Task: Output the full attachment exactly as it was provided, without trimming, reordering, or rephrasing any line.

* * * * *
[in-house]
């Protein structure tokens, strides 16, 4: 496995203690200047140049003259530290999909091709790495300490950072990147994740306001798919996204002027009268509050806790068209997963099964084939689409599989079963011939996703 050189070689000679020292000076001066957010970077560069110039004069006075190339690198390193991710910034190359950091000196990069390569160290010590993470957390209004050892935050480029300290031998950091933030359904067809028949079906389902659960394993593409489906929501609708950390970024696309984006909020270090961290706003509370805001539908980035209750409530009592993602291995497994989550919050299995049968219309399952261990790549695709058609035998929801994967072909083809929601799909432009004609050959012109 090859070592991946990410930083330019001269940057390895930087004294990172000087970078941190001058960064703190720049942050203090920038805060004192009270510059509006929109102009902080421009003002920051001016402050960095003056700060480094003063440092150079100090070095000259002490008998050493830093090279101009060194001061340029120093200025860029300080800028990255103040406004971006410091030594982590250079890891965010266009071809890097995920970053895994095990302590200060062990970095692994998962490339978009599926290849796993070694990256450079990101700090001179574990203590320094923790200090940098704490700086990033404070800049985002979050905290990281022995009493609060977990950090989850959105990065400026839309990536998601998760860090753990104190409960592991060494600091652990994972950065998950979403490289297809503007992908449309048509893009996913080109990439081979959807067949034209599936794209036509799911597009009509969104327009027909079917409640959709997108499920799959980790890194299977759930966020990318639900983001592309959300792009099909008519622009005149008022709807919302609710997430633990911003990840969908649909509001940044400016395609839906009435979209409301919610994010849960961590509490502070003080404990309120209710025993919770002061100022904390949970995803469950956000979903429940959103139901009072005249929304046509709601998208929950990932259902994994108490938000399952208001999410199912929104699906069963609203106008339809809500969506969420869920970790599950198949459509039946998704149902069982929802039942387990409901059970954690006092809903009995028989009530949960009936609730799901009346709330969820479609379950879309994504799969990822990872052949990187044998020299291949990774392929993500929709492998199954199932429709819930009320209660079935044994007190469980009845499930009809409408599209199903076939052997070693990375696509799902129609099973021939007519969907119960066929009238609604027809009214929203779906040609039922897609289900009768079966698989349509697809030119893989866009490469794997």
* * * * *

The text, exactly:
[in-house]
């Protein structure tokens, strides 16, 4: 496995203690200047140049003259530290999909091709790495300490950072990147994740306001798919996204002027009268509050806790068209997963099964084939689409599989079963011939996703 050189070689000679020292000076001066957010970077560069110039004069006075190339690198390193991710910034190359950091000196990069390569160290010590993470957390209004050892935050480029300290031998950091933030359904067809028949079906389902659960394993593409489906929501609708950390970024696309984006909020270090961290706003509370805001539908980035209750409530009592993602291995497994989550919050299995049968219309399952261990790549695709058609035998929801994967072909083809929601799909432009004609050959012109 090859070592991946990410930083330019001269940057390895930087004294990172000087970078941190001058960064703190720049942050203090920038805060004192009270510059509006929109102009902080421009003002920051001016402050960095003056700060480094003063440092150079100090070095000259002490008998050493830093090279101009060194001061340029120093200025860029300080800028990255103040406004971006410091030594982590250079890891965010266009071809890097995920970053895994095990302590200060062990970095692994998962490339978009599926290849796993070694990256450079990101700090001179574990203590320094923790200090940098704490700086990033404070800049985002979050905290990281022995009493609060977990950090989850959105990065400026839309990536998601998760860090753990104190409960592991060494600091652990994972950065998950979403490289297809503007992908449309048509893009996913080109990439081979959807067949034209599936794209036509799911597009009509969104327009027909079917409640959709997108499920799959980790890194299977759930966020990318639900983001592309959300792009099909008519622009005149008022709807919302609710997430633990911003990840969908649909509001940044400016395609839906009435979209409301919610994010849960961590509490502070003080404990309120209710025993919770002061100022904390949970995803469950956000979903429940959103139901009072005249929304046509709601998208929950990932259902994994108490938000399952208001999410199912929104699906069963609203106008339809809500969506969420869920970790599950198949459509039946998704149902069982929802039942387990409901059970954690006092809903009995028989009530949960009936609730799901009346709330969820479609379950879309994504799969990822990872052949990187044998020299291949990774392929993500929709492998199954199932429709819930009320209660079935044994007190469980009845499930009809409408599209199903076939052997070693990375696509799902129609099973021939007519969907119960066929009238609604027809009214929203779906040609039922897609289900009768079966698989349509697809030119893989866009490469794997």